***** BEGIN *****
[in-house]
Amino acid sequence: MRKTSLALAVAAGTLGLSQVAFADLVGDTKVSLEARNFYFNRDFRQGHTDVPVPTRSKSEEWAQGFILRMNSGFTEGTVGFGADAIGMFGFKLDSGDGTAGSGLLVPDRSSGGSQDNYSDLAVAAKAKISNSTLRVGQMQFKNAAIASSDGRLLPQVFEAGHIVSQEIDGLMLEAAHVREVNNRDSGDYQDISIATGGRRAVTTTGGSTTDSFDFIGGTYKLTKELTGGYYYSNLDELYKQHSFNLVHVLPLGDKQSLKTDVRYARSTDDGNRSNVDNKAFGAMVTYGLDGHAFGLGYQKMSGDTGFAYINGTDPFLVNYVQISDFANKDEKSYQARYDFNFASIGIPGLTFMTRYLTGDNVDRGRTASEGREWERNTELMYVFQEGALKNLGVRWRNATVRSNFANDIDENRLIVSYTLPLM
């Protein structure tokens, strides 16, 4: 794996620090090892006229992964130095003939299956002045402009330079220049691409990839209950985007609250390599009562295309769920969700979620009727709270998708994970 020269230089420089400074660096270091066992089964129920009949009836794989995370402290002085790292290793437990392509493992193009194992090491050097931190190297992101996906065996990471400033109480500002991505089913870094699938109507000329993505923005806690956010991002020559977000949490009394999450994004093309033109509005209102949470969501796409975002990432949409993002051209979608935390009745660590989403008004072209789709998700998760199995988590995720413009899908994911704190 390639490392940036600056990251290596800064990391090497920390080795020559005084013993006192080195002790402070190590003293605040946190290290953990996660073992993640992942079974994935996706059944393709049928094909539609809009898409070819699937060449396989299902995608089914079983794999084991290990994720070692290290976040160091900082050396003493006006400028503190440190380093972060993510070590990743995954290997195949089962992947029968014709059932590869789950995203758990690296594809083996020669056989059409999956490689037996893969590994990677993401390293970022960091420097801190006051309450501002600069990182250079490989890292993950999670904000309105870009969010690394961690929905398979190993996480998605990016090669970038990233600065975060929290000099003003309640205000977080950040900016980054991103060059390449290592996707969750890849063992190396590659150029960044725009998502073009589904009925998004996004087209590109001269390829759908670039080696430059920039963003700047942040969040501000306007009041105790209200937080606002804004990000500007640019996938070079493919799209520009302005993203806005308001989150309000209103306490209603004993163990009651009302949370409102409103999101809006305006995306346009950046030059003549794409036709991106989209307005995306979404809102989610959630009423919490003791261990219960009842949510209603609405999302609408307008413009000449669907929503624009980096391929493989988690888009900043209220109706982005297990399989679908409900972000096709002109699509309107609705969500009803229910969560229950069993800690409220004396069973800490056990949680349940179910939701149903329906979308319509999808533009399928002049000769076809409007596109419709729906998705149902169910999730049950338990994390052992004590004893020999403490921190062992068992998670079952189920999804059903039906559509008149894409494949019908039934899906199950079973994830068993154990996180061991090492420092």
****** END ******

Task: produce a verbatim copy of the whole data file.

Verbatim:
[in-house]
Amino acid sequence: MRKTSLALAVAAGTLGLSQVAFADLVGDTKVSLEARNFYFNRDFRQGHTDVPVPTRSKSEEWAQGFILRMNSGFTEGTVGFGADAIGMFGFKLDSGDGTAGSGLLVPDRSSGGSQDNYSDLAVAAKAKISNSTLRVGQMQFKNAAIASSDGRLLPQVFEAGHIVSQEIDGLMLEAAHVREVNNRDSGDYQDISIATGGRRAVTTTGGSTTDSFDFIGGTYKLTKELTGGYYYSNLDELYKQHSFNLVHVLPLGDKQSLKTDVRYARSTDDGNRSNVDNKAFGAMVTYGLDGHAFGLGYQKMSGDTGFAYINGTDPFLVNYVQISDFANKDEKSYQARYDFNFASIGIPGLTFMTRYLTGDNVDRGRTASEGREWERNTELMYVFQEGALKNLGVRWRNATVRSNFANDIDENRLIVSYTLPLM
């Protein structure tokens, strides 16, 4: 794996620090090892006229992964130095003939299956002045402009330079220049691409990839209950985007609250390599009562295309769920969700979620009727709270998708994970 020269230089420089400074660096270091066992089964129920009949009836794989995370402290002085790292290793437990392509493992193009194992090491050097931190190297992101996906065996990471400033109480500002991505089913870094699938109507000329993505923005806690956010991002020559977000949490009394999450994004093309033109509005209102949470969501796409975002990432949409993002051209979608935390009745660590989403008004072209789709998700998760199995988590995720413009899908994911704190 390639490392940036600056990251290596800064990391090497920390080795020559005084013993006192080195002790402070190590003293605040946190290290953990996660073992993640992942079974994935996706059944393709049928094909539609809009898409070819699937060449396989299902995608089914079983794999084991290990994720070692290290976040160091900082050396003493006006400028503190440190380093972060993510070590990743995954290997195949089962992947029968014709059932590869789950995203758990690296594809083996020669056989059409999956490689037996893969590994990677993401390293970022960091420097801190006051309450501002600069990182250079490989890292993950999670904000309105870009969010690394961690929905398979190993996480998605990016090669970038990233600065975060929290000099003003309640205000977080950040900016980054991103060059390449290592996707969750890849063992190396590659150029960044725009998502073009589904009925998004996004087209590109001269390829759908670039080696430059920039963003700047942040969040501000306007009041105790209200937080606002804004990000500007640019996938070079493919799209520009302005993203806005308001989150309000209103306490209603004993163990009651009302949370409102409103999101809006305006995306346009950046030059003549794409036709991106989209307005995306979404809102989610959630009423919490003791261990219960009842949510209603609405999302609408307008413009000449669907929503624009980096391929493989988690888009900043209220109706982005297990399989679908409900972000096709002109699509309107609705969500009803229910969560229950069993800690409220004396069973800490056990949680349940179910939701149903329906979308319509999808533009399928002049000769076809409007596109419709729906998705149902169910999730049950338990994390052992004590004893020999403490921190062992068992998670079952189920999804059903039906559509008149894409494949019908039934899906199950079973994830068993154990996180061991090492420092």